Reading a long book while curled in bed after noon in your favorite flannel pajamas is a nice treat.  But, reading in bed while a warm kitten sits atop your stomach and kneads the dough of your flabby abs is a lazy morning at its finest.

Getting a new job--and a job you actually love--is like winning the Grown-up Award of the Year Ever.  But, wearing a spiffy new outfit to a new job, feeling like you're moving in the right direction, knowing that you're walking down the life path that you're (probably, hopefully, Lord-willing) meant to take, that's not good, it's great.

And so, broccoli.

Broccoli is good.  Well, broccoli is good for you, at least.  But, Broccoli with bacon is best.

This broccoli salad takes a good vegetable and makes it goooooood.  This transformation easily comes about with some bacon, and other goodies.  But, best of all?  It's ridiculously simple to make and tastes too good to be so easy.  Best just became bestest.

[On a side note, can I just say that I love how Trader Joe's makes me feel like I'm being a classy lady and buying a bottle of red wine instead of, well, vinegar.  That's something good--an adorable bottle--made better--a catalyst to imagine a fantasy life].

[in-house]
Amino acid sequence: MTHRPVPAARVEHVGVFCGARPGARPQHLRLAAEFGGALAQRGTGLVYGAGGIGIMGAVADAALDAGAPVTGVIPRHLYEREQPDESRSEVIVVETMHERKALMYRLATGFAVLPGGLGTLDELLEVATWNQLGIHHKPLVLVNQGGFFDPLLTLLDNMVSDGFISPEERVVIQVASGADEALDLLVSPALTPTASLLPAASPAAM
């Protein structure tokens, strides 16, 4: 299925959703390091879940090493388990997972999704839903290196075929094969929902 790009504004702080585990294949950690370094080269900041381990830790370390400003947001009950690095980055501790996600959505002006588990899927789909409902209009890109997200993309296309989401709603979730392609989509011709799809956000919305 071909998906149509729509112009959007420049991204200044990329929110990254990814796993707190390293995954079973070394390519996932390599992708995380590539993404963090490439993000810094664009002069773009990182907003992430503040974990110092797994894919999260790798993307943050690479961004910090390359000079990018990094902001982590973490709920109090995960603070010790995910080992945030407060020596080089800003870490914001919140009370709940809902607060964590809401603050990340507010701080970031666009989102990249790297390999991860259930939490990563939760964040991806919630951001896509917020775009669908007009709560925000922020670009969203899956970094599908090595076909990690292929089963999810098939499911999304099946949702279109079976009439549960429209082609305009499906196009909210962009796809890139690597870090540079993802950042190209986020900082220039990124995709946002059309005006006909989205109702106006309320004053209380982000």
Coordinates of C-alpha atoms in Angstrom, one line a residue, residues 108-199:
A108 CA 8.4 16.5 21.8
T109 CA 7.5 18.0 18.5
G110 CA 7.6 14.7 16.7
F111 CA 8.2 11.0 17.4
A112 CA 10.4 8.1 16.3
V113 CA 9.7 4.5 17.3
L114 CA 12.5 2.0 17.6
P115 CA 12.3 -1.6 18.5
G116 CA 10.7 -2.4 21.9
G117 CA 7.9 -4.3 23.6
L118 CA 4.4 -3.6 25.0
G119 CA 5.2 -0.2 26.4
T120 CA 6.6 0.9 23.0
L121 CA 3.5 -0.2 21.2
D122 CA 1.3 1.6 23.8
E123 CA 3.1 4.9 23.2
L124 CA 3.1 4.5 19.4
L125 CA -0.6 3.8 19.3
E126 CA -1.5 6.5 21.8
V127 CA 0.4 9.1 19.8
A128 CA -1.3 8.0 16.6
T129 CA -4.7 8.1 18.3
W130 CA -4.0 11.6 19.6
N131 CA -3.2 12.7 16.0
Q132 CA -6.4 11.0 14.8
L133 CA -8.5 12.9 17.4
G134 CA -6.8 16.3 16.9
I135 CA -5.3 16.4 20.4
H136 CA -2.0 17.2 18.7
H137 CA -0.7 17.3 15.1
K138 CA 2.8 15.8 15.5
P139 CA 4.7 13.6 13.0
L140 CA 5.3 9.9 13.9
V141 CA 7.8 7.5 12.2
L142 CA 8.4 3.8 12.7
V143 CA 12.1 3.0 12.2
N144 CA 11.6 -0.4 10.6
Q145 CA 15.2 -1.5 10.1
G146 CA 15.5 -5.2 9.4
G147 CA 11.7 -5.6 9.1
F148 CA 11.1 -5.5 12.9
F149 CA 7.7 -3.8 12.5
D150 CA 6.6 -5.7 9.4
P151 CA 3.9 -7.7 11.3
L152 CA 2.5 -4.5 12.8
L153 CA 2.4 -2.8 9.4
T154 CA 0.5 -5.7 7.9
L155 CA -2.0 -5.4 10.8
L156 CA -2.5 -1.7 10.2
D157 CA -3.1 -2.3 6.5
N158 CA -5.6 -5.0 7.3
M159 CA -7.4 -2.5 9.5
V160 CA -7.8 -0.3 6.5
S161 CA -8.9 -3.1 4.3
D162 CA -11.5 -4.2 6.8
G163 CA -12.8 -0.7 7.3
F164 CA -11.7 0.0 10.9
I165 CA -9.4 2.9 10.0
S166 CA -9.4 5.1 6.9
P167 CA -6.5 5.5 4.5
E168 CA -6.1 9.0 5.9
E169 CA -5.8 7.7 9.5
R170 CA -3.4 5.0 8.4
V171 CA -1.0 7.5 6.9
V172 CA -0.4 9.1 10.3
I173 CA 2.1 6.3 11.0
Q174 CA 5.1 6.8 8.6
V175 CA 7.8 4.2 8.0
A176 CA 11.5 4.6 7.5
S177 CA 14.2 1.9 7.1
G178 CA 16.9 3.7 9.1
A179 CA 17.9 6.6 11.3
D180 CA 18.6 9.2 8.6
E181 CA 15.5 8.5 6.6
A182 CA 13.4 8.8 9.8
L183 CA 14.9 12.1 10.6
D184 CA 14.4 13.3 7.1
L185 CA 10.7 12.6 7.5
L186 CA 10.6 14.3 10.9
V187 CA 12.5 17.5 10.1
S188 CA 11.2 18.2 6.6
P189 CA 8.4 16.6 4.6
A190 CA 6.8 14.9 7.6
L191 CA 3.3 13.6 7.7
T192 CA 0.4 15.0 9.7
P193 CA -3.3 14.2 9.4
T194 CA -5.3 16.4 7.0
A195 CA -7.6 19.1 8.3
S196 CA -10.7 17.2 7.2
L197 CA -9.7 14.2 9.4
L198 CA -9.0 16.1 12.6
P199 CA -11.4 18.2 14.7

Broccoli Salad

Yields:  about 14 side-dish servings


6-7 cups of broccoli florets (about 3 crowns of broccoli, chopped)
1 cup mayonnaise (I like Kraft mayo with olive oil)
2 tablespoons red wine vinegar
3 tablespoons white sugar
1/4 cup red onion, finely chopped
1/2 cup raisins
1/2 cup roasted and salted, shelled sunflower kernels 
8 slices applewood smoked bacon, crumbled


Chop and rinse broccoli, set aside.

In a large bowl, mix together mayonnaise, red wine vinegar, and sugar with a whisk.  Stir in chopped red onion.  Add broccoli to bowl and toss until broccoli is well-coated in the dressing.  Refrigerate bowl for 2 to 24 hours.

Before serving, cook bacon until crispy and allow to drain.  Stir raisins and sunflower seeds into the salad.  Crumble bacon on top of the broccoli just before serving.